ULA Atlas V Rocket Topped Off With NOAA’s GOES-T Satellite – Ready for Launch

NOAA GOES-T Satellite Payload Fairing

The National Oceanic and Atmospheric Administration’s (NOAA) Geostationary Operational Environmental Satellite-T (GOES-T), enclosed in its payload fairing, is moved into the Vertical Integration Facility at Space Launch Complex 41 at Cape Canaveral Space Force Station in Florida on February 17, 2022. Credit: NASA/Kim Shiflett

The National Oceanic and Atmospheric Administration’s (NOAA) Geostationary Operational Environmental Satellite-T (GOES-T) satellite now officially has its ride.

GOES-T was transported from Astrotech’s Space Operations facility in Titusville, Florida, to United Launch Alliance’s (ULA) nearby Vertical Integration Facility at Cape Canaveral Space Force Station’s Space Launch Complex 41. It was then mated to the top of the Atlas V 541 rocket, which will carry it into space. Liftoff is targeted for March 1, 2022, at 4:38 p.m.

The launch is managed by NASA’s Launch Services Program based at the agency’s Kennedy Space Center, America’s multi-user spaceport.

After securing GOES-T atop the Atlas V, technicians conducted final validation of the communication paths through the rocket. The spacecraft and launch vehicle were then tested by successfully powering up both into launch mode to ensure they are compatible as a system.

GOES-T had been located inside the Astrotech facility since its arrival to Florida on November 10, 2021. Numerous activities were conducted there, including lifting and mating the spacecraft to the payload adapter, and encapsulation, where the two halves of the ULA payload fairings were brought together and installed around the satellite to protect it during launch. The fully assembled launch vehicle will roll to the launch pad on February 28.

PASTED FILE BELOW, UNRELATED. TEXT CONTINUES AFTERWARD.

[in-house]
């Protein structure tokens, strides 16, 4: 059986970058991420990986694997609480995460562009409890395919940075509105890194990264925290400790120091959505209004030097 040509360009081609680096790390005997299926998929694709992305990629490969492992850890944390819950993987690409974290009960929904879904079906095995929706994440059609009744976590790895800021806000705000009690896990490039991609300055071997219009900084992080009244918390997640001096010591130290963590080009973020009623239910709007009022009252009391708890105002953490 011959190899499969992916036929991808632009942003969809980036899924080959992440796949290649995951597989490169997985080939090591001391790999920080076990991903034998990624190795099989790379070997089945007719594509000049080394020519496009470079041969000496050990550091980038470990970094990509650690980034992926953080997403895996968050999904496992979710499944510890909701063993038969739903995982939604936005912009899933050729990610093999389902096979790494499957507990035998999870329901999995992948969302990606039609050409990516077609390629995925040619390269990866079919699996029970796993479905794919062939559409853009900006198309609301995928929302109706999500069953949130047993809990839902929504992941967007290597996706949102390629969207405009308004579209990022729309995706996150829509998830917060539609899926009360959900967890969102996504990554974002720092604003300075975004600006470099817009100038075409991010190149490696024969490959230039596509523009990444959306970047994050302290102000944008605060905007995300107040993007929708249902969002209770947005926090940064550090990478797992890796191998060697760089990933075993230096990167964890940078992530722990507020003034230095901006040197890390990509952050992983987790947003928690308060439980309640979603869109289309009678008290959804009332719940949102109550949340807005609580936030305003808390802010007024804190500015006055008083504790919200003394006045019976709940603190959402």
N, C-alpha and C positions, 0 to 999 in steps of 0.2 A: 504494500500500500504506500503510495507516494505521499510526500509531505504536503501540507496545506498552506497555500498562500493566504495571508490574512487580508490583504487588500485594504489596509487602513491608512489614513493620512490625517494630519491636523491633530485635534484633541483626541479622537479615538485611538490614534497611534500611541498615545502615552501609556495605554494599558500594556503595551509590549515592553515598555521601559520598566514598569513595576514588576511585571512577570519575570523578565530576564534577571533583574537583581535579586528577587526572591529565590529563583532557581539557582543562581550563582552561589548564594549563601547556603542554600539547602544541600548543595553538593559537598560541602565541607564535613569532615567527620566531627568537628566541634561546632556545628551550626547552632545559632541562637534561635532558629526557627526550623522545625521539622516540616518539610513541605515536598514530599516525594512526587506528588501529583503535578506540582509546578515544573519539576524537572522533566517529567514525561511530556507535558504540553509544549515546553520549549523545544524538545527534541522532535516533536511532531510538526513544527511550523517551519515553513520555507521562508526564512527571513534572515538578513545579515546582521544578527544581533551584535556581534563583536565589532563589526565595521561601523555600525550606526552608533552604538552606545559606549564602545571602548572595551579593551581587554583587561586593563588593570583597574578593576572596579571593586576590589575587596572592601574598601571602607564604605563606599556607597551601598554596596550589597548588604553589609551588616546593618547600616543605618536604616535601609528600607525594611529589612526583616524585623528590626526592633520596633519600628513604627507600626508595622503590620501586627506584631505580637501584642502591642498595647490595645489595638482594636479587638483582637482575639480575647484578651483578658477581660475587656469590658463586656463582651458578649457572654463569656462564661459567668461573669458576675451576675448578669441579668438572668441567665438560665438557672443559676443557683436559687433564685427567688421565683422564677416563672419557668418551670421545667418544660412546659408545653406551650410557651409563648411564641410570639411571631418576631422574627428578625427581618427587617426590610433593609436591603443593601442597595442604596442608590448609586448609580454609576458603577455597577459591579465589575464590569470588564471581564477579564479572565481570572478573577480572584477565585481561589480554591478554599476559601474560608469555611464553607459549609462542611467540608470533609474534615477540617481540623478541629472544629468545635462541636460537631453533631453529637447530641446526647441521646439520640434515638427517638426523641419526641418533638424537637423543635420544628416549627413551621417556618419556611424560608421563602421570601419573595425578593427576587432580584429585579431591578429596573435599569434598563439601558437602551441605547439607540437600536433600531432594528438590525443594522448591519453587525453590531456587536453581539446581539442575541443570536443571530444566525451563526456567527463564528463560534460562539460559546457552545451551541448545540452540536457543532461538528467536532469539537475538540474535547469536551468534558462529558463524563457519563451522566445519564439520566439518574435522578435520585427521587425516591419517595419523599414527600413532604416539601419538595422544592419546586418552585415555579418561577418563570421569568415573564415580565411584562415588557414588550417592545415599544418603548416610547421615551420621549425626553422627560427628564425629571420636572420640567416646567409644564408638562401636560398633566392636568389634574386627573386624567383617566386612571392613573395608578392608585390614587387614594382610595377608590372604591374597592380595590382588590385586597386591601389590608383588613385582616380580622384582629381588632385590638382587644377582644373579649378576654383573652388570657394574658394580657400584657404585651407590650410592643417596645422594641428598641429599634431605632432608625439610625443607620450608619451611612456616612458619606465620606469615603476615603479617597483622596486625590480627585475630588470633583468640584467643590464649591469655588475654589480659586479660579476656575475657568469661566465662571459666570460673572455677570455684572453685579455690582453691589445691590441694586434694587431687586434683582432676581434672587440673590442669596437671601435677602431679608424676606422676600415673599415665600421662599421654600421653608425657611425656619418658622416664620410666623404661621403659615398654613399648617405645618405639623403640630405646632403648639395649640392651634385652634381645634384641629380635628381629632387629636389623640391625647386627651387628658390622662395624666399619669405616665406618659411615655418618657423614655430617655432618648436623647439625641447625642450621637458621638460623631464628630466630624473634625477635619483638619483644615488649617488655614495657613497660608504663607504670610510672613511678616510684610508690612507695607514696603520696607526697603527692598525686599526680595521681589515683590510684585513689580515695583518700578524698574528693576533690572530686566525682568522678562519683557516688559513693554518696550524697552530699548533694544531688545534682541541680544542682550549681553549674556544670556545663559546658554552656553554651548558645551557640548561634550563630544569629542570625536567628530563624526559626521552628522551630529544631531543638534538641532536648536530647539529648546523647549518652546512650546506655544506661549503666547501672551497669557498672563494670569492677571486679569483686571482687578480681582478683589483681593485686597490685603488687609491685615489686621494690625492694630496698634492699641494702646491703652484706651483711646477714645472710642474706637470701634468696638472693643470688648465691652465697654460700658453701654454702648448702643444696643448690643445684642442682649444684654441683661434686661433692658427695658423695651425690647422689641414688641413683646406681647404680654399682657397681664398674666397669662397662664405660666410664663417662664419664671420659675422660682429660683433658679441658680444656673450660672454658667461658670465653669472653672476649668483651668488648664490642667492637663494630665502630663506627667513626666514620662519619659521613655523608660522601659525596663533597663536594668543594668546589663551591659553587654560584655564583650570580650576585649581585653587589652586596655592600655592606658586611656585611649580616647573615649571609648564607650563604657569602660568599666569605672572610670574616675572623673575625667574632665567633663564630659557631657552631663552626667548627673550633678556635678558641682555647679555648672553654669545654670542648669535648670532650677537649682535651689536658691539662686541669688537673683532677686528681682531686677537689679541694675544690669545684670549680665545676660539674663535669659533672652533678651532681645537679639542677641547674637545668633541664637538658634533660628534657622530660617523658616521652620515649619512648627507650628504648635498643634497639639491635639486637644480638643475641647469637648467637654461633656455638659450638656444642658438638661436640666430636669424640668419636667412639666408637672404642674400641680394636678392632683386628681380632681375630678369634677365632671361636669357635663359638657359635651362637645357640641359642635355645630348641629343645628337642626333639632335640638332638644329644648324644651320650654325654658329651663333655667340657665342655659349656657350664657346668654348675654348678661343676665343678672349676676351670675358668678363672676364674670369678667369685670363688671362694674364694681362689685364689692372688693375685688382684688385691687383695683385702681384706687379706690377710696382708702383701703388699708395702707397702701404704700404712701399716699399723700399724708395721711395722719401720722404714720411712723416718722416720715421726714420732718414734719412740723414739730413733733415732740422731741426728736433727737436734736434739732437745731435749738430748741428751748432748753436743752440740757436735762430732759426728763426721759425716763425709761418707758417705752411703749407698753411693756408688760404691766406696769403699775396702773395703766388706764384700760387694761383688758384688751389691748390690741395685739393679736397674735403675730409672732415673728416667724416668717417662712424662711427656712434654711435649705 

The third satellite in NOAA’s GOES-R series, GOES-T will be delivered into a geosynchronous transfer orbit, separated from the launch vehicle, and then moved up to a higher geostationary orbit and renamed GOES-18. After being checked out, calibrated, and deemed ready for operations, GOES-18 will replace GOES-17 in the GOES-West position, keeping an eye on the U.S. West Coast, Alaska, Hawaii and the Pacific Ocean.

The GOES satellite network helps meteorologists observe and predict local weather events that affect public safety, including thunderstorms, tornadoes, fog, hurricanes, flash floods, and other severe weather.


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